DC Comics has gone through many changes over the past two decades when it comes to the films and series it has produced. From the dark and the grizzly Black Knight empowerment trilogy Wonder woman movies, the company offered fans new experiences and watched their favorite characters. That being said, there is a big divide between DC movies and TV shows.

Where the DCEU makes its films follow typical stories of good guys facing and ultimately conquering evil, its TV series have come from left field to praise critics and fans alike. TV shows like Harley Quinn, Doom Patrol, and even short-lived Swamp thing have been wild, inventive, and bring a much needed weirdness to comic book media. So what makes these shows so great, and why haven’t the DC movies had the same chance to tell ambitious stories?

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Despite where they ended up, most modern DC character shows – in addition to the CW’s Arrowverse shows like Flash and Super girl – were originally posted on DC’s streaming service, DC Universe. While it only ran for less than three years, DC Universe was able to offer fans a surprising array of content. The DC Universe shows focused on the heroes and comic book characters who rarely spend their screen time in the DCEU.

Doom Patrol renewed for a fourth season

The hilarious and much acclaimed Fate Patrol follows the team of superheroes of the same name as they navigate life with the powers they have gained through tragedy and battle wacky villains like Mr. Nobody (played to perfection by Alan Tudyk. Fate Patrol features some of DC’s strangest characters, such as NASCAR driver-turned-cyborg Cliff Steele (Brendan Fraser), former Hollywood starlet Elasti-Girl (April Bowlby) and radioactive Negative Man (Matt Bomer.) Fate Patrol doesn’t just lean into the weirdness of the comics, he wears it like a badge on his chest, going absurd while remaining sincere. The disgruntled group of superhumans become a dysfunctional, entertaining family that viewers want to return to time and time again.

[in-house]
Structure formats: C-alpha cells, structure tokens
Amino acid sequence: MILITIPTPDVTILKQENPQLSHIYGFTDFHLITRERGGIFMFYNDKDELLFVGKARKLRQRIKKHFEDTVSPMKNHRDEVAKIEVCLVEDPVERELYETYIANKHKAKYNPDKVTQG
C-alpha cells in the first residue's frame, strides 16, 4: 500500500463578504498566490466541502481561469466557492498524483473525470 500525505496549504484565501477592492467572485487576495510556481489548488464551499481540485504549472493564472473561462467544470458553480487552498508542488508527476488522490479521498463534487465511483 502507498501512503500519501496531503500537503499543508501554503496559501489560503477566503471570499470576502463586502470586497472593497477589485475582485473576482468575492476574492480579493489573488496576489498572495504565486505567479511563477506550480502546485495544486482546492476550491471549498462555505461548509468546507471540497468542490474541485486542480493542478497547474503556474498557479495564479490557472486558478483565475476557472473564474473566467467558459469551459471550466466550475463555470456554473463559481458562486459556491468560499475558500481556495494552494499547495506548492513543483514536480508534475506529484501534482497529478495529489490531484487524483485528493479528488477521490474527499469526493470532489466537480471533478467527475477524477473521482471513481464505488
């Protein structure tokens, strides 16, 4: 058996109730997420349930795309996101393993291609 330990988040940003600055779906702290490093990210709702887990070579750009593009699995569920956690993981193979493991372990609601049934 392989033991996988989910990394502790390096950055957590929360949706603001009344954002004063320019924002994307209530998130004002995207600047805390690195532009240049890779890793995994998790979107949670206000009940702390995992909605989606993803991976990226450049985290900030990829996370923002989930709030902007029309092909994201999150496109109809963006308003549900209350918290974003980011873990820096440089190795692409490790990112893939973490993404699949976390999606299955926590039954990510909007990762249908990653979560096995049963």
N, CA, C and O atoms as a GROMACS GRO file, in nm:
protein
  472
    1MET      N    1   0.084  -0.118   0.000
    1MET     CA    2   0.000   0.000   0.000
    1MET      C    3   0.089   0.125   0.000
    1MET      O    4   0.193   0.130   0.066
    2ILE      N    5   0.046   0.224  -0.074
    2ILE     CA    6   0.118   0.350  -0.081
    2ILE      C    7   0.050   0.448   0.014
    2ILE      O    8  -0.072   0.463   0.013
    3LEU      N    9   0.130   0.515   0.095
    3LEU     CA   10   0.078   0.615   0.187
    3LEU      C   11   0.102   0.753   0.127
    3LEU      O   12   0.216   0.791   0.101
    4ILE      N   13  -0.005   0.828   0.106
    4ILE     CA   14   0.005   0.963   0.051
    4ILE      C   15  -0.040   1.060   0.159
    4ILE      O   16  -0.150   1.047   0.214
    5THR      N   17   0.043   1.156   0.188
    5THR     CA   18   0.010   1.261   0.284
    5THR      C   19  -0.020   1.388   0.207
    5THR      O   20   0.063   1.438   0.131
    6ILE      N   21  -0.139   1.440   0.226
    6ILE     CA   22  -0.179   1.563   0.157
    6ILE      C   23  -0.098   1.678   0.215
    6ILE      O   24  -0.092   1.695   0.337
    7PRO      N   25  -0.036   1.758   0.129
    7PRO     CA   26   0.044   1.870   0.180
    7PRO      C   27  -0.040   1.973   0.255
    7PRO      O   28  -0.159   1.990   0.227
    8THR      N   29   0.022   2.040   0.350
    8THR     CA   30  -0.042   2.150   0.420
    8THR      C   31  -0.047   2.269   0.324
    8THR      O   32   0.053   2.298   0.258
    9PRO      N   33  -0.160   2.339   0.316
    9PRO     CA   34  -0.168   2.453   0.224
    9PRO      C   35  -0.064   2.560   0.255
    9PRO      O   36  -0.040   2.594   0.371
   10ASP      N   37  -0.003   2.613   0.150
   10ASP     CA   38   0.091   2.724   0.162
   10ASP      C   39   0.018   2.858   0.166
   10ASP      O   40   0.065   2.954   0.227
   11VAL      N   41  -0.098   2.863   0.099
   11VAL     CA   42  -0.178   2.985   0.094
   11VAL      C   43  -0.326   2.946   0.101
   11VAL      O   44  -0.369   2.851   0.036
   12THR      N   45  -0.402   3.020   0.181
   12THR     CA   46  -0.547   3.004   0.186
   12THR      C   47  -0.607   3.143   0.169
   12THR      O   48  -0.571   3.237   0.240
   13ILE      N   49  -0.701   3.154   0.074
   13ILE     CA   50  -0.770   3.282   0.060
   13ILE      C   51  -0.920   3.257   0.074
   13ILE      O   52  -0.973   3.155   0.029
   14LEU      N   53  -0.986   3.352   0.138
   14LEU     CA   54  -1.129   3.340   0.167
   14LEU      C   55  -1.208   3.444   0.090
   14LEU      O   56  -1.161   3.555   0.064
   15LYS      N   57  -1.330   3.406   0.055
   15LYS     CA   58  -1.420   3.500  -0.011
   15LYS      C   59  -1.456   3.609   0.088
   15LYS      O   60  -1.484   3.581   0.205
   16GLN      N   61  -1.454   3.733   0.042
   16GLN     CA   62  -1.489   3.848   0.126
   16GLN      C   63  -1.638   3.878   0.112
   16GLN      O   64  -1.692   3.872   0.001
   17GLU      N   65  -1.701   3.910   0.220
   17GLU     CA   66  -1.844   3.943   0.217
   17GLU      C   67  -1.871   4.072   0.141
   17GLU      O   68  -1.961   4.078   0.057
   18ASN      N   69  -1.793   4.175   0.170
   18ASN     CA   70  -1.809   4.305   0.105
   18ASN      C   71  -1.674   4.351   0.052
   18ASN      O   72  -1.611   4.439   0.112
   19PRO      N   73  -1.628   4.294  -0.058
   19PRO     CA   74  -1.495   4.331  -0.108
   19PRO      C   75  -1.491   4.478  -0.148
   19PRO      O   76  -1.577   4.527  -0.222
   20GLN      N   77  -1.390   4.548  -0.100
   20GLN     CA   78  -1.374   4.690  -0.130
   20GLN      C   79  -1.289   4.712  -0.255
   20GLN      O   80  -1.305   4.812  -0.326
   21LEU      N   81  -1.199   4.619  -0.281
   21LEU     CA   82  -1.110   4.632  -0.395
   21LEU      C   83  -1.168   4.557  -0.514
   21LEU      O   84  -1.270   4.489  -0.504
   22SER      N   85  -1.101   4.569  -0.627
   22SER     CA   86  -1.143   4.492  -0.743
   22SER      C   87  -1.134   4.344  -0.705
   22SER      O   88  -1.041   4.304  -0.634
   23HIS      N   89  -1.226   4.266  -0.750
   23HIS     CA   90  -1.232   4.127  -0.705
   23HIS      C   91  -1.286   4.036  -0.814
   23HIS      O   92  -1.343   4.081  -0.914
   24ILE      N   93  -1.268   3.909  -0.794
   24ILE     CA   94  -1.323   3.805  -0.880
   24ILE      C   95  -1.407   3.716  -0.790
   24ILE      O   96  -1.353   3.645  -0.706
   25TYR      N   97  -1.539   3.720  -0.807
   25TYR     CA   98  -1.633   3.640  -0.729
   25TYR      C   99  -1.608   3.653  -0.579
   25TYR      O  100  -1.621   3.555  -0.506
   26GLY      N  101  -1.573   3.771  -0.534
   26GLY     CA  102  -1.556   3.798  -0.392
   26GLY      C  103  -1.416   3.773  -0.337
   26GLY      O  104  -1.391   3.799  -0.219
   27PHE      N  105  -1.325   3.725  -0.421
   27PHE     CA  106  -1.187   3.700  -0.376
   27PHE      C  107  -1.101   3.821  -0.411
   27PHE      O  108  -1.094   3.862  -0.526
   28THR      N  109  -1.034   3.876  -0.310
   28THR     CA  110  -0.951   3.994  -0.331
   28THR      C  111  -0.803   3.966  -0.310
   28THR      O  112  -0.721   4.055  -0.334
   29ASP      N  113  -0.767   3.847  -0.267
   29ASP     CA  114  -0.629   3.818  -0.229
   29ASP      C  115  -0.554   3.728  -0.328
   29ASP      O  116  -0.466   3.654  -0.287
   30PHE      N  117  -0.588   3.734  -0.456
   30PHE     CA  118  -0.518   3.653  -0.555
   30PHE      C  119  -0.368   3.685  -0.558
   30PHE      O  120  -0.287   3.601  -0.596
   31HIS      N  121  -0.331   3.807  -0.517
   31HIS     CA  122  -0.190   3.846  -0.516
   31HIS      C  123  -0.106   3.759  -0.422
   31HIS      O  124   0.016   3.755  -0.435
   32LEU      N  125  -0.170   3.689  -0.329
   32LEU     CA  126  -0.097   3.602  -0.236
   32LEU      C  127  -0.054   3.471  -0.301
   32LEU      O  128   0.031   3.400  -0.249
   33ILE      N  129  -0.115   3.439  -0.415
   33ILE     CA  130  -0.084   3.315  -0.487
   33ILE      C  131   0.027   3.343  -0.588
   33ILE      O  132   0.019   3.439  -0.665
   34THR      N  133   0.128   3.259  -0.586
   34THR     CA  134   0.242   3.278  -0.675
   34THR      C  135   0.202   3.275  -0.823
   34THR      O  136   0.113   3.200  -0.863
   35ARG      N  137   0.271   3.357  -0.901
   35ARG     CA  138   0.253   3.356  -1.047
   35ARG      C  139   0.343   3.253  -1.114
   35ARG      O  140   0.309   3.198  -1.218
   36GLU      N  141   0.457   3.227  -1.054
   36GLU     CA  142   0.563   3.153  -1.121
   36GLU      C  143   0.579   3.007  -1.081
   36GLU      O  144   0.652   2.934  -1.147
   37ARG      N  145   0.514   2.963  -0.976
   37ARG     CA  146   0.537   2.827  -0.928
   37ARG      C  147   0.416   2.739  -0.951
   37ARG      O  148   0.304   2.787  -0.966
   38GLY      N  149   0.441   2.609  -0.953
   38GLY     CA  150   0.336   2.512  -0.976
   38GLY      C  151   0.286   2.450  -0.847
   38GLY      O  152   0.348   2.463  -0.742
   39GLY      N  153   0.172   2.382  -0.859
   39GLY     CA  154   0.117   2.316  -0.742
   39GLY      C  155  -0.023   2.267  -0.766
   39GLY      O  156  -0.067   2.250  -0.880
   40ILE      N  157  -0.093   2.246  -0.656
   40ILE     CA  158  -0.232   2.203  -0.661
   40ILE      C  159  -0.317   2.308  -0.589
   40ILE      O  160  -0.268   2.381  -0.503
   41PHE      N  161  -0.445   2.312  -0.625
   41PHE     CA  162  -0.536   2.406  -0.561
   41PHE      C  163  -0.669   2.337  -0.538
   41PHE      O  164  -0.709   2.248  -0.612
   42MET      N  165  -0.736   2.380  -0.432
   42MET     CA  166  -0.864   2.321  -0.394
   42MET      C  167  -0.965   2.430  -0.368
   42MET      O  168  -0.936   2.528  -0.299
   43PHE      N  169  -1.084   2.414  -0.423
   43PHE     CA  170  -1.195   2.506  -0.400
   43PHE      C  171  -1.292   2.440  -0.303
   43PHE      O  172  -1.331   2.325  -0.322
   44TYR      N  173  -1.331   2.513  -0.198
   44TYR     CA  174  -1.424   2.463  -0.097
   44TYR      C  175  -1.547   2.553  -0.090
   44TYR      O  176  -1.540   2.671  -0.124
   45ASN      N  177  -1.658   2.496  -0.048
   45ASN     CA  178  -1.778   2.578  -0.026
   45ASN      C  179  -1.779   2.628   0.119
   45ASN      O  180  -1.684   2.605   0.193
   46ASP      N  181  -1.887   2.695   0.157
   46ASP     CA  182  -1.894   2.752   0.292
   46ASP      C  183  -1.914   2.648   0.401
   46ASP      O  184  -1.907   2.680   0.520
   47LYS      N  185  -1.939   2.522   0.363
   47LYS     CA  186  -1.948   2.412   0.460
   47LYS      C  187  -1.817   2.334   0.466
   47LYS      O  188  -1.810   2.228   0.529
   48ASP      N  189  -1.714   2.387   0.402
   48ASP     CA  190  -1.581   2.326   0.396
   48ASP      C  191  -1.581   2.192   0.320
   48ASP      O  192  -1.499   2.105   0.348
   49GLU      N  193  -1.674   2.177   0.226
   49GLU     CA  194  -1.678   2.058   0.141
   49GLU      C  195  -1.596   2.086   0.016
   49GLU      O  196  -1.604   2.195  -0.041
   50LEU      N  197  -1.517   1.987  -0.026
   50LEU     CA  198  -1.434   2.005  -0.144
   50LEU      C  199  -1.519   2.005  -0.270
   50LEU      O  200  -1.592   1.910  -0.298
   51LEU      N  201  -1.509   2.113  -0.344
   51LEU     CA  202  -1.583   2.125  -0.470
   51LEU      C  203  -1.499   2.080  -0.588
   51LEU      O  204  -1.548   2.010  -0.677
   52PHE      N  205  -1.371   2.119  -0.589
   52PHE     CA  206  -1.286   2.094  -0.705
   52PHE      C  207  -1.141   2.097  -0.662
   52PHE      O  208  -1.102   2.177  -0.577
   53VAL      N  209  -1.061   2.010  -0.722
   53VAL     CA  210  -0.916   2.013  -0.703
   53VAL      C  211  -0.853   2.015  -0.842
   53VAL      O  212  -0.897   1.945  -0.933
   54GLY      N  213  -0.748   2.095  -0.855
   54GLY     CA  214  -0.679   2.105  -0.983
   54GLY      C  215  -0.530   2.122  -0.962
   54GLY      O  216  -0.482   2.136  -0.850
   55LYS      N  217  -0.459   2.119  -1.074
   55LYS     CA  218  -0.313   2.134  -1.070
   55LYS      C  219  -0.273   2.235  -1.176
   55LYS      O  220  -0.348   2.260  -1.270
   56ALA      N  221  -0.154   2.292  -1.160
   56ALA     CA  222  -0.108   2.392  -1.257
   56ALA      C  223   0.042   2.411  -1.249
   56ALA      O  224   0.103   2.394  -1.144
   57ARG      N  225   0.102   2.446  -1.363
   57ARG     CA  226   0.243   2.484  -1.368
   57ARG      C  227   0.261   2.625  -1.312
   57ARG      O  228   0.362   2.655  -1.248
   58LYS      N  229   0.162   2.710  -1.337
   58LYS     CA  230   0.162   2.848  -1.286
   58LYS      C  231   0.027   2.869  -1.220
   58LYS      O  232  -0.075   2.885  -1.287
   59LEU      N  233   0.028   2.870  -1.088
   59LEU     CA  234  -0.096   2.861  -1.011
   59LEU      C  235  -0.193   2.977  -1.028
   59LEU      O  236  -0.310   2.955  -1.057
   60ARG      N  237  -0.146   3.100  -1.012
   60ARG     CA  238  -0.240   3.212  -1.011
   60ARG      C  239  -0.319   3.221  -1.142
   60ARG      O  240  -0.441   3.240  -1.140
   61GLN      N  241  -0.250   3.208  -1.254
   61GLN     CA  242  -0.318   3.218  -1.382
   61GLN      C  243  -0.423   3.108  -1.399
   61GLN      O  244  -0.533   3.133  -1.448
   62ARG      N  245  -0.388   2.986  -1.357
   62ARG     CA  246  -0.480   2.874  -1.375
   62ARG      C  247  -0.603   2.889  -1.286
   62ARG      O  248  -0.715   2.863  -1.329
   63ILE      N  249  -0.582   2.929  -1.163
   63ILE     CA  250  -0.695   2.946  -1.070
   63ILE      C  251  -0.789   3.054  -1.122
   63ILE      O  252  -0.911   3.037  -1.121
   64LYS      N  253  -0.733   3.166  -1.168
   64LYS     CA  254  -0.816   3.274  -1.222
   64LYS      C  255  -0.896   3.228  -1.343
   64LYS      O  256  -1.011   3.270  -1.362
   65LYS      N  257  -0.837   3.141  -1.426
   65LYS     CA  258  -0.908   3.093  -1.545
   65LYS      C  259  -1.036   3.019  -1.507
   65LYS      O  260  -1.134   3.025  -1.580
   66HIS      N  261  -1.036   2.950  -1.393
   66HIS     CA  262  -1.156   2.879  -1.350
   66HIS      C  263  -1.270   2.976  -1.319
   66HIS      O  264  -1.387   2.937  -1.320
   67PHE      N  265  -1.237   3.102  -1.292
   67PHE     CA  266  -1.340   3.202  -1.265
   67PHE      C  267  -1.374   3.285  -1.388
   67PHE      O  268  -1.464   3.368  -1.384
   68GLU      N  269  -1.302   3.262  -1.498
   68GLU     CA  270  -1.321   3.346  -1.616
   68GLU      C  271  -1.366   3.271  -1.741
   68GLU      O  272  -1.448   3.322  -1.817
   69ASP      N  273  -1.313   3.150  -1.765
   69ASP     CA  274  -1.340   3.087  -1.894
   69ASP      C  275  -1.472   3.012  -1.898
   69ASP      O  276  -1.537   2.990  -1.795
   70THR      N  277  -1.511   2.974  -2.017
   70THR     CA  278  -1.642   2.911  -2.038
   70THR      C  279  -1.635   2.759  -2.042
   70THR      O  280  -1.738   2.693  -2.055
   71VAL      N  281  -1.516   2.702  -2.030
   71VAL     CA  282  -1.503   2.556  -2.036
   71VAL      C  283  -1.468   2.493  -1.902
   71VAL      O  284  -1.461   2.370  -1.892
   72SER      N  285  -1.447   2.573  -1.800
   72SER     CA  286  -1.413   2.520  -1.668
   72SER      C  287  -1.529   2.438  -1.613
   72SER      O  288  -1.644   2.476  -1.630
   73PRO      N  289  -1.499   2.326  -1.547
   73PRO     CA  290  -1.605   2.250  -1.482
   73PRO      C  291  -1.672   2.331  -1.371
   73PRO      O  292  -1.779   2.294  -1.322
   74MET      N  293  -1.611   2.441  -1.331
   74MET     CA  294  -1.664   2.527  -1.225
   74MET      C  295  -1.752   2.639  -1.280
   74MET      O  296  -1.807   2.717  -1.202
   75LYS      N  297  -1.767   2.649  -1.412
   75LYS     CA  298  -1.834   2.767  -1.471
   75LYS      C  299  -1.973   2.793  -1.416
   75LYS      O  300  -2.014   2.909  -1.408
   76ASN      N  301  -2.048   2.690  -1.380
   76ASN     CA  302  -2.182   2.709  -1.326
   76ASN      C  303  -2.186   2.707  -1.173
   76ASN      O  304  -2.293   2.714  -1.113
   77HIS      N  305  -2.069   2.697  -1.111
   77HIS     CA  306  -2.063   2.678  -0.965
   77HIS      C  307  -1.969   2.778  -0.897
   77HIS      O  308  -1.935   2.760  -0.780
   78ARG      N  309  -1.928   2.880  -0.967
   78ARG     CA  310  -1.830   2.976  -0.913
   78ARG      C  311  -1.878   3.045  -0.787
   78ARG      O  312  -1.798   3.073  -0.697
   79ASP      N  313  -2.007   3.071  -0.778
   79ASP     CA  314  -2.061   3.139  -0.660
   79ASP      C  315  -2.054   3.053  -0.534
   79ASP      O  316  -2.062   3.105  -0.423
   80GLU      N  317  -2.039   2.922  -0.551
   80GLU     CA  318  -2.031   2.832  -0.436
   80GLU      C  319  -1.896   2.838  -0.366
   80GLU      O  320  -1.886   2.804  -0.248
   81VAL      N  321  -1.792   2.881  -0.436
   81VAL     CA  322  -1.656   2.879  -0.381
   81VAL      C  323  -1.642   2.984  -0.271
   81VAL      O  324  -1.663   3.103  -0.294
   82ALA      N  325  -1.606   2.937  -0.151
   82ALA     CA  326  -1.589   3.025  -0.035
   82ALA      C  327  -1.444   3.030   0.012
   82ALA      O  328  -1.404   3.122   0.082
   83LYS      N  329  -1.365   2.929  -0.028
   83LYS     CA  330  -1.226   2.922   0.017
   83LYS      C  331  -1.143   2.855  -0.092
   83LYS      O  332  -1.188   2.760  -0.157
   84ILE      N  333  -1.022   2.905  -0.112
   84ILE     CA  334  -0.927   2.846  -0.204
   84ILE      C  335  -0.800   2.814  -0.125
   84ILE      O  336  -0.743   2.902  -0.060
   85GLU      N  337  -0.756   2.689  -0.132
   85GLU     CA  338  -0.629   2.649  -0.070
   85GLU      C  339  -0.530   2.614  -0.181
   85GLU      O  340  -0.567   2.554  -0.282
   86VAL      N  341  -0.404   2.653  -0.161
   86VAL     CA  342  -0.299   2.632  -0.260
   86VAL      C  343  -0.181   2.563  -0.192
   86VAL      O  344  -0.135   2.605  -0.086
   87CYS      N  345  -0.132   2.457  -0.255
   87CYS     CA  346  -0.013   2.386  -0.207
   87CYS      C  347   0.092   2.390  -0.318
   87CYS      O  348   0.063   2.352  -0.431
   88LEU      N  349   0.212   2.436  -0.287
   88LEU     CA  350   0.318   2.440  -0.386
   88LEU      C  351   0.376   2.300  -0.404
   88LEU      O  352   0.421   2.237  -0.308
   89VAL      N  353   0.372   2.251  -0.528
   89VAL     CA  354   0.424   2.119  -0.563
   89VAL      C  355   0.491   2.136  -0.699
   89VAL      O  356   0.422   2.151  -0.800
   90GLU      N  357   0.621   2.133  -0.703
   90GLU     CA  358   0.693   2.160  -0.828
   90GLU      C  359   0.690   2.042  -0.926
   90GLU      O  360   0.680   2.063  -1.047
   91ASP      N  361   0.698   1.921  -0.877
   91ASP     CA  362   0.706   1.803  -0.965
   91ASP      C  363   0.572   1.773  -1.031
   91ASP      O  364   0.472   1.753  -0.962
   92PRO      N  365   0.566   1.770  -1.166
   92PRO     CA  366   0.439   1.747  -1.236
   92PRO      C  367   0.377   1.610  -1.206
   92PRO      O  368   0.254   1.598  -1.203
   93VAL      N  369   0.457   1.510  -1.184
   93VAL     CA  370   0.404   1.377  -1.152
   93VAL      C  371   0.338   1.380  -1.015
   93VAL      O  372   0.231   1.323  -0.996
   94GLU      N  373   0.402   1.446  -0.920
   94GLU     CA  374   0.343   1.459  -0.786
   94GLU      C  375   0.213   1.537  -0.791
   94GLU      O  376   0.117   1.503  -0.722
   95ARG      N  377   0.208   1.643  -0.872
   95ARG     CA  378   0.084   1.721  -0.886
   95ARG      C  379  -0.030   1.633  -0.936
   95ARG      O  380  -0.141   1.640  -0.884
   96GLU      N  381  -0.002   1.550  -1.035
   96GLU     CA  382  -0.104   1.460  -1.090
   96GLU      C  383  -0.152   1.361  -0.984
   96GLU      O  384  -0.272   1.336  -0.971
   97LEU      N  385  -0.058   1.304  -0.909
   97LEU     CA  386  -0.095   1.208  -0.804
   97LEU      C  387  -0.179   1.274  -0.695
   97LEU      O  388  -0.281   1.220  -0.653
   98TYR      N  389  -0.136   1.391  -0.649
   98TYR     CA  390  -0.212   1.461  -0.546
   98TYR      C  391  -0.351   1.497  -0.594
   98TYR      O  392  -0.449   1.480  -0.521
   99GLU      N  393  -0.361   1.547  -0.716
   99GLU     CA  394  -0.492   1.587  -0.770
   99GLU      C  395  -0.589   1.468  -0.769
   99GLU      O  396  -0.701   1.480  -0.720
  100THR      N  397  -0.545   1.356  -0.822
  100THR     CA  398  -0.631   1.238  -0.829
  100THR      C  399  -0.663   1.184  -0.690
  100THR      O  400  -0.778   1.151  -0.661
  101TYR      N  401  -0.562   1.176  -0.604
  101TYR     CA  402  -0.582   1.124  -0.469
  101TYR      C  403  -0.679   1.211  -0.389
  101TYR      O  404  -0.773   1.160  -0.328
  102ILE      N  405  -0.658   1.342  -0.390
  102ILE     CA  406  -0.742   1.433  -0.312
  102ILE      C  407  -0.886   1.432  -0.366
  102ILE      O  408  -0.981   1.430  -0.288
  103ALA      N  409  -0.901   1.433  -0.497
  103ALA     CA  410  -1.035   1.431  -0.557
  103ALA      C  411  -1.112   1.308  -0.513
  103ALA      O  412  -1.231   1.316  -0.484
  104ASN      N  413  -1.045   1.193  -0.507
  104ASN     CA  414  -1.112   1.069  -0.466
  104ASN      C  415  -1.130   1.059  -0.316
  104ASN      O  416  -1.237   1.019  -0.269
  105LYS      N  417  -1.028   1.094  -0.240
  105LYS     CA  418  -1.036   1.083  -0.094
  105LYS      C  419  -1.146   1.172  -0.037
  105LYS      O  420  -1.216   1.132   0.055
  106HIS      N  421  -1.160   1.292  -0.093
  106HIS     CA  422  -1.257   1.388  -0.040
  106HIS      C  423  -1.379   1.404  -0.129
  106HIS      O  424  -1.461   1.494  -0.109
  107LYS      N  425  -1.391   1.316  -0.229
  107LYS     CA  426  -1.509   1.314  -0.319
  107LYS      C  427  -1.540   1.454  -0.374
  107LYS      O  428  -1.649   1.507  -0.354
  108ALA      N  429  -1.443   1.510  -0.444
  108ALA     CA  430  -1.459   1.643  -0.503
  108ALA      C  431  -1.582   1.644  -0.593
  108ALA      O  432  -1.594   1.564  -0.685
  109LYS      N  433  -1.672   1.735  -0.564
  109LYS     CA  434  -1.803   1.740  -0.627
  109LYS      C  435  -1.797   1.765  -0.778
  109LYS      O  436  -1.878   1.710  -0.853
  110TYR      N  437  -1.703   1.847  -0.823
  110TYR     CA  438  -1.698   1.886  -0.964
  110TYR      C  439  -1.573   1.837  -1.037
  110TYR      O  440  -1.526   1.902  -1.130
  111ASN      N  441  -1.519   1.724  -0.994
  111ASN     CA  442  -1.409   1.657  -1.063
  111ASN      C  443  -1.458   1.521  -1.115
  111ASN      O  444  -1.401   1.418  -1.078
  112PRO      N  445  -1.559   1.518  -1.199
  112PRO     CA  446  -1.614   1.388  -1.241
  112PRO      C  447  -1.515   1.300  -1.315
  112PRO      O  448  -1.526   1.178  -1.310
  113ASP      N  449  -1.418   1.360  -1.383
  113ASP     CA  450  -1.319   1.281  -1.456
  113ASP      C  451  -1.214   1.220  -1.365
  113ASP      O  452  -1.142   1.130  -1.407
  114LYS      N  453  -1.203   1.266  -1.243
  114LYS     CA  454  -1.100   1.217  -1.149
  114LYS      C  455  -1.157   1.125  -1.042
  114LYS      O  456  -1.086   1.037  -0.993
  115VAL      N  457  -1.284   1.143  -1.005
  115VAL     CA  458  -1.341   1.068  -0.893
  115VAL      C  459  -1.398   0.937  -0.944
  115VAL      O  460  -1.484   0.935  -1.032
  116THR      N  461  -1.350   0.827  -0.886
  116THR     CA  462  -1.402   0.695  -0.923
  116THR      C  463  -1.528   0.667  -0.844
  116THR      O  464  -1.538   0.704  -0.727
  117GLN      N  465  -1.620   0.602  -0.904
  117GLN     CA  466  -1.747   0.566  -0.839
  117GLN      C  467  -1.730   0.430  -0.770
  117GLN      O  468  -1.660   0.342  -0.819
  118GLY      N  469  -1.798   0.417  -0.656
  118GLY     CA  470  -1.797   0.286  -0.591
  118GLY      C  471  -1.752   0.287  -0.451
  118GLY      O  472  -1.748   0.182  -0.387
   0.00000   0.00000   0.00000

Harley quinn explores an iconic comic book woman as more than just the Joker’s casual girlfriend. The series begins after Harley Quinn (Kaley Cuoco) breaks up with the Joker and focuses on his rise as a villain, with savage appearances from characters like King Shark (Ron Funches) and Doctor Psycho (Tony Hale.) Besides his beautiful animation. , incredible voice and first-rate dark writing, the heart of Harley quinn lies in the dynamic between Quinn and her best friend, Poison Ivy (Lake Bell), which also hasn’t been explored onscreen since the comics featured them.

While Harley quinn and Fate Patrol show how DC characters can make good comedy when they get weird, Swamp thing is a perfect example of weird ambition in a place DC media is keeping away from – horror. Receiving only one season, Swamp thing has followed the creature of the same name through the wetlands of Louisiana as he tries to uncover the city’s mysterious disease with the help of Doctor Abby Arcane (Crystal Reed.) with beautiful shots and a healthy dose of Southern Gothic from her side, Swamp thing ranges from creepy to downright terrifying in single episodes and is arguably the DC show to delve the deepest into the land of the maddening.

But there’s a big reason DC shows can be a little more ambitious than their cinematic counterparts. TV shows work differently from movies on several levels. A big budget prestige film – like Justice League Where Steel man – relies on huge box office profits, and bigger holdings are more likely when a movie doesn’t polarize audiences with something they deem “too out” or “too scary”. On TV, shows are able to build a niche audience that is loyal enough (hopefully) to carry them out for a few seasons. Show as Harley quinn and Fate Patrol also have their platform to build on. Both series started on a streaming service and continued on HBO Max, another streaming service, where writers and creators can work without so many censors getting in the way of their viewing – whether it’s more gory or adding a another curse word to the script.

It’s probably safe to say that DC films will immediately plunge into the absurd, there are a few signs that the stories audiences see on the big screen might have more room for ambition. While this is still a story we’ve seen before, that of James Gunn The suicide squad had some ambitious and weird moments sprinkled throughout his run, and even the 2020s Birds of prey brought women to the forefront of the story in a new way. Hopefully, we have more chances to tell crazier stories as the DCEU grows.

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